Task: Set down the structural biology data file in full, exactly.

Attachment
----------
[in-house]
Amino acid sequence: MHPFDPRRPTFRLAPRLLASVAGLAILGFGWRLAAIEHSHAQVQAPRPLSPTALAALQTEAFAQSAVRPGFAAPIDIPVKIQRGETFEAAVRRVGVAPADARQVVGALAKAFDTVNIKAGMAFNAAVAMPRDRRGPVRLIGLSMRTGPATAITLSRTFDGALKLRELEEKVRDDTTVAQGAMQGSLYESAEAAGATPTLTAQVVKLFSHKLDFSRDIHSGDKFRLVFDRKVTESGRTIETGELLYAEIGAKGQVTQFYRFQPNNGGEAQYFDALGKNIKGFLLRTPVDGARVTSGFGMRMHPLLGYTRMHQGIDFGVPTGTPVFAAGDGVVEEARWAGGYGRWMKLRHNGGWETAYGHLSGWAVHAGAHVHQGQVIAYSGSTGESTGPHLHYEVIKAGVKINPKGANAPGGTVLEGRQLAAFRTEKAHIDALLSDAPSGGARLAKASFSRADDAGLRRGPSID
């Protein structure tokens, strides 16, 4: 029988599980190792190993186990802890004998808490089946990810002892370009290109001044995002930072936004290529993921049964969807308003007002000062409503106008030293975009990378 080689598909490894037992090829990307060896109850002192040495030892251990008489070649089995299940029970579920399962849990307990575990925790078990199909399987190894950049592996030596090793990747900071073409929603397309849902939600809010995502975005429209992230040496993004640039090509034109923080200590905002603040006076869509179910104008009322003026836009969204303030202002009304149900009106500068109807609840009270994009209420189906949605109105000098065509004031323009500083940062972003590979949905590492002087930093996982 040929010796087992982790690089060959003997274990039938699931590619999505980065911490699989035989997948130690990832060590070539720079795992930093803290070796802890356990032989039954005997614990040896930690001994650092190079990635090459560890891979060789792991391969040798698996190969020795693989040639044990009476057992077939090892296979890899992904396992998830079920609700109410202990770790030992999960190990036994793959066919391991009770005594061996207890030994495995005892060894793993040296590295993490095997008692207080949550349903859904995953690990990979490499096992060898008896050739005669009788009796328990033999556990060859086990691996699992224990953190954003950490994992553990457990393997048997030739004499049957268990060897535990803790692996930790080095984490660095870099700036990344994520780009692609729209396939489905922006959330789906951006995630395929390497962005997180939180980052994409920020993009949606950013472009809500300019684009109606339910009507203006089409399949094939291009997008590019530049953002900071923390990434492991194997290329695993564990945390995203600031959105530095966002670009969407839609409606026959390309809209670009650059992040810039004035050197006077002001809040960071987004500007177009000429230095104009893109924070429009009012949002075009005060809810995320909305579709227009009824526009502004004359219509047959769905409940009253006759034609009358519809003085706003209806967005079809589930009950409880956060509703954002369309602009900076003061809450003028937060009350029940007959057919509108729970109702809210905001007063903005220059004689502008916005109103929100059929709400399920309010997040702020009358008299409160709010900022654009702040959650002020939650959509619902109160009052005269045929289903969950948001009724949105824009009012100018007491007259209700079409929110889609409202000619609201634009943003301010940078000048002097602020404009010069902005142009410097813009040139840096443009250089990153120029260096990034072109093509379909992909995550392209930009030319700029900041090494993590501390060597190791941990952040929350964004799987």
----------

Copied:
[in-house]
Amino acid sequence: MHPFDPRRPTFRLAPRLLASVAGLAILGFGWRLAAIEHSHAQVQAPRPLSPTALAALQTEAFAQSAVRPGFAAPIDIPVKIQRGETFEAAVRRVGVAPADARQVVGALAKAFDTVNIKAGMAFNAAVAMPRDRRGPVRLIGLSMRTGPATAITLSRTFDGALKLRELEEKVRDDTTVAQGAMQGSLYESAEAAGATPTLTAQVVKLFSHKLDFSRDIHSGDKFRLVFDRKVTESGRTIETGELLYAEIGAKGQVTQFYRFQPNNGGEAQYFDALGKNIKGFLLRTPVDGARVTSGFGMRMHPLLGYTRMHQGIDFGVPTGTPVFAAGDGVVEEARWAGGYGRWMKLRHNGGWETAYGHLSGWAVHAGAHVHQGQVIAYSGSTGESTGPHLHYEVIKAGVKINPKGANAPGGTVLEGRQLAAFRTEKAHIDALLSDAPSGGARLAKASFSRADDAGLRRGPSID
């Protein structure tokens, strides 16, 4: 029988599980190792190993186990802890004998808490089946990810002892370009290109001044995002930072936004290529993921049964969807308003007002000062409503106008030293975009990378 080689598909490894037992090829990307060896109850002192040495030892251990008489070649089995299940029970579920399962849990307990575990925790078990199909399987190894950049592996030596090793990747900071073409929603397309849902939600809010995502975005429209992230040496993004640039090509034109923080200590905002603040006076869509179910104008009322003026836009969204303030202002009304149900009106500068109807609840009270994009209420189906949605109105000098065509004031323009500083940062972003590979949905590492002087930093996982 040929010796087992982790690089060959003997274990039938699931590619999505980065911490699989035989997948130690990832060590070539720079795992930093803290070796802890356990032989039954005997614990040896930690001994650092190079990635090459560890891979060789792991391969040798698996190969020795693989040639044990009476057992077939090892296979890899992904396992998830079920609700109410202990770790030992999960190990036994793959066919391991009770005594061996207890030994495995005892060894793993040296590295993490095997008692207080949550349903859904995953690990990979490499096992060898008896050739005669009788009796328990033999556990060859086990691996699992224990953190954003950490994992553990457990393997048997030739004499049957268990060897535990803790692996930790080095984490660095870099700036990344994520780009692609729209396939489905922006959330789906951006995630395929390497962005997180939180980052994409920020993009949606950013472009809500300019684009109606339910009507203006089409399949094939291009997008590019530049953002900071923390990434492991194997290329695993564990945390995203600031959105530095966002670009969407839609409606026959390309809209670009650059992040810039004035050197006077002001809040960071987004500007177009000429230095104009893109924070429009009012949002075009005060809810995320909305579709227009009824526009502004004359219509047959769905409940009253006759034609009358519809003085706003209806967005079809589930009950409880956060509703954002369309602009900076003061809450003028937060009350029940007959057919509108729970109702809210905001007063903005220059004689502008916005109103929100059929709400399920309010997040702020009358008299409160709010900022654009702040959650002020939650959509619902109160009052005269045929289903969950948001009724949105824009009012100018007491007259209700079409929110889609409202000619609201634009943003301010940078000048002097602020404009010069902005142009410097813009040139840096443009250089990153120029260096990034072109093509379909992909995550392209930009030319700029900041090494993590501390060597190791941990952040929350964004799987």